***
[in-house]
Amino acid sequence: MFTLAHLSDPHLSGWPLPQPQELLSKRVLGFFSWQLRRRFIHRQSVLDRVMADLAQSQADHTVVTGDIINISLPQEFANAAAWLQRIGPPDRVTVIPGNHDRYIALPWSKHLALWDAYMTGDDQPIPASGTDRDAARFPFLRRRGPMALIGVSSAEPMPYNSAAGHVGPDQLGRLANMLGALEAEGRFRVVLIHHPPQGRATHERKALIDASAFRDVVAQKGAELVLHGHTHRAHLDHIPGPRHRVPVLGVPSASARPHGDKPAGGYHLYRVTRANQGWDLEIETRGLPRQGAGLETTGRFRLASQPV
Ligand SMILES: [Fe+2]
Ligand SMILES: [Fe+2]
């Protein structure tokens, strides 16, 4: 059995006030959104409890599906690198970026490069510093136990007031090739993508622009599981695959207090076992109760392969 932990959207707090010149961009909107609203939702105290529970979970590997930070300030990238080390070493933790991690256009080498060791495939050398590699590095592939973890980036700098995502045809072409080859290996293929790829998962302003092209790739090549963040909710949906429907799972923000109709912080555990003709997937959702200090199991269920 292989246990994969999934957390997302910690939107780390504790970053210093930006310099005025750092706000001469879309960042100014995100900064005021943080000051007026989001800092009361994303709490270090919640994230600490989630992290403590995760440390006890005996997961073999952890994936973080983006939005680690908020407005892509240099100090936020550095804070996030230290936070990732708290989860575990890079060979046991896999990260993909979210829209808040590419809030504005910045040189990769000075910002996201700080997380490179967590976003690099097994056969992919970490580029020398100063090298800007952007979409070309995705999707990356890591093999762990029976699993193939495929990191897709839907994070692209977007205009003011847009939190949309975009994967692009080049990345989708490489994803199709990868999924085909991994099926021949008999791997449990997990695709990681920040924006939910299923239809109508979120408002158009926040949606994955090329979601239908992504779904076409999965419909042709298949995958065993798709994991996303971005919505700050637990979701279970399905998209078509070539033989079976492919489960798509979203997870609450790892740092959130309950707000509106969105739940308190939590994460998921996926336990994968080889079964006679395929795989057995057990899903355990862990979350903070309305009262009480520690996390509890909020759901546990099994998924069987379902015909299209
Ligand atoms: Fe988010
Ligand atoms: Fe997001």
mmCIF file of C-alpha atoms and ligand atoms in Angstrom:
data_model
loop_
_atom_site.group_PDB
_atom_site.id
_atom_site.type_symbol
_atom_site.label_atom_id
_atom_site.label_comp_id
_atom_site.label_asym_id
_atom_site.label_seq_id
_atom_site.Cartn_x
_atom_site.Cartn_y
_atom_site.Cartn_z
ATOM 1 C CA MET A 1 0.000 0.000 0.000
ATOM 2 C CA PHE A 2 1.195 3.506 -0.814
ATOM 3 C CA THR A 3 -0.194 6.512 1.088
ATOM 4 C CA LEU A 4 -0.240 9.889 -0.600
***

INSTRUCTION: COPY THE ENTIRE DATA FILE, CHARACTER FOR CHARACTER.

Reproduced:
[in-house]
Amino acid sequence: MFTLAHLSDPHLSGWPLPQPQELLSKRVLGFFSWQLRRRFIHRQSVLDRVMADLAQSQADHTVVTGDIINISLPQEFANAAAWLQRIGPPDRVTVIPGNHDRYIALPWSKHLALWDAYMTGDDQPIPASGTDRDAARFPFLRRRGPMALIGVSSAEPMPYNSAAGHVGPDQLGRLANMLGALEAEGRFRVVLIHHPPQGRATHERKALIDASAFRDVVAQKGAELVLHGHTHRAHLDHIPGPRHRVPVLGVPSASARPHGDKPAGGYHLYRVTRANQGWDLEIETRGLPRQGAGLETTGRFRLASQPV
Ligand SMILES: [Fe+2]
Ligand SMILES: [Fe+2]
């Protein structure tokens, strides 16, 4: 059995006030959104409890599906690198970026490069510093136990007031090739993508622009599981695959207090076992109760392969 932990959207707090010149961009909107609203939702105290529970979970590997930070300030990238080390070493933790991690256009080498060791495939050398590699590095592939973890980036700098995502045809072409080859290996293929790829998962302003092209790739090549963040909710949906429907799972923000109709912080555990003709997937959702200090199991269920 292989246990994969999934957390997302910690939107780390504790970053210093930006310099005025750092706000001469879309960042100014995100900064005021943080000051007026989001800092009361994303709490270090919640994230600490989630992290403590995760440390006890005996997961073999952890994936973080983006939005680690908020407005892509240099100090936020550095804070996030230290936070990732708290989860575990890079060979046991896999990260993909979210829209808040590419809030504005910045040189990769000075910002996201700080997380490179967590976003690099097994056969992919970490580029020398100063090298800007952007979409070309995705999707990356890591093999762990029976699993193939495929990191897709839907994070692209977007205009003011847009939190949309975009994967692009080049990345989708490489994803199709990868999924085909991994099926021949008999791997449990997990695709990681920040924006939910299923239809109508979120408002158009926040949606994955090329979601239908992504779904076409999965419909042709298949995958065993798709994991996303971005919505700050637990979701279970399905998209078509070539033989079976492919489960798509979203997870609450790892740092959130309950707000509106969105739940308190939590994460998921996926336990994968080889079964006679395929795989057995057990899903355990862990979350903070309305009262009480520690996390509890909020759901546990099994998924069987379902015909299209
Ligand atoms: Fe988010
Ligand atoms: Fe997001």
mmCIF file of C-alpha atoms and ligand atoms in Angstrom:
data_model
loop_
_atom_site.group_PDB
_atom_site.id
_atom_site.type_symbol
_atom_site.label_atom_id
_atom_site.label_comp_id
_atom_site.label_asym_id
_atom_site.label_seq_id
_atom_site.Cartn_x
_atom_site.Cartn_y
_atom_site.Cartn_z
ATOM 1 C CA MET A 1 0.000 0.000 0.000
ATOM 2 C CA PHE A 2 1.195 3.506 -0.814
ATOM 3 C CA THR A 3 -0.194 6.512 1.088
ATOM 4 C CA LEU A 4 -0.240 9.889 -0.600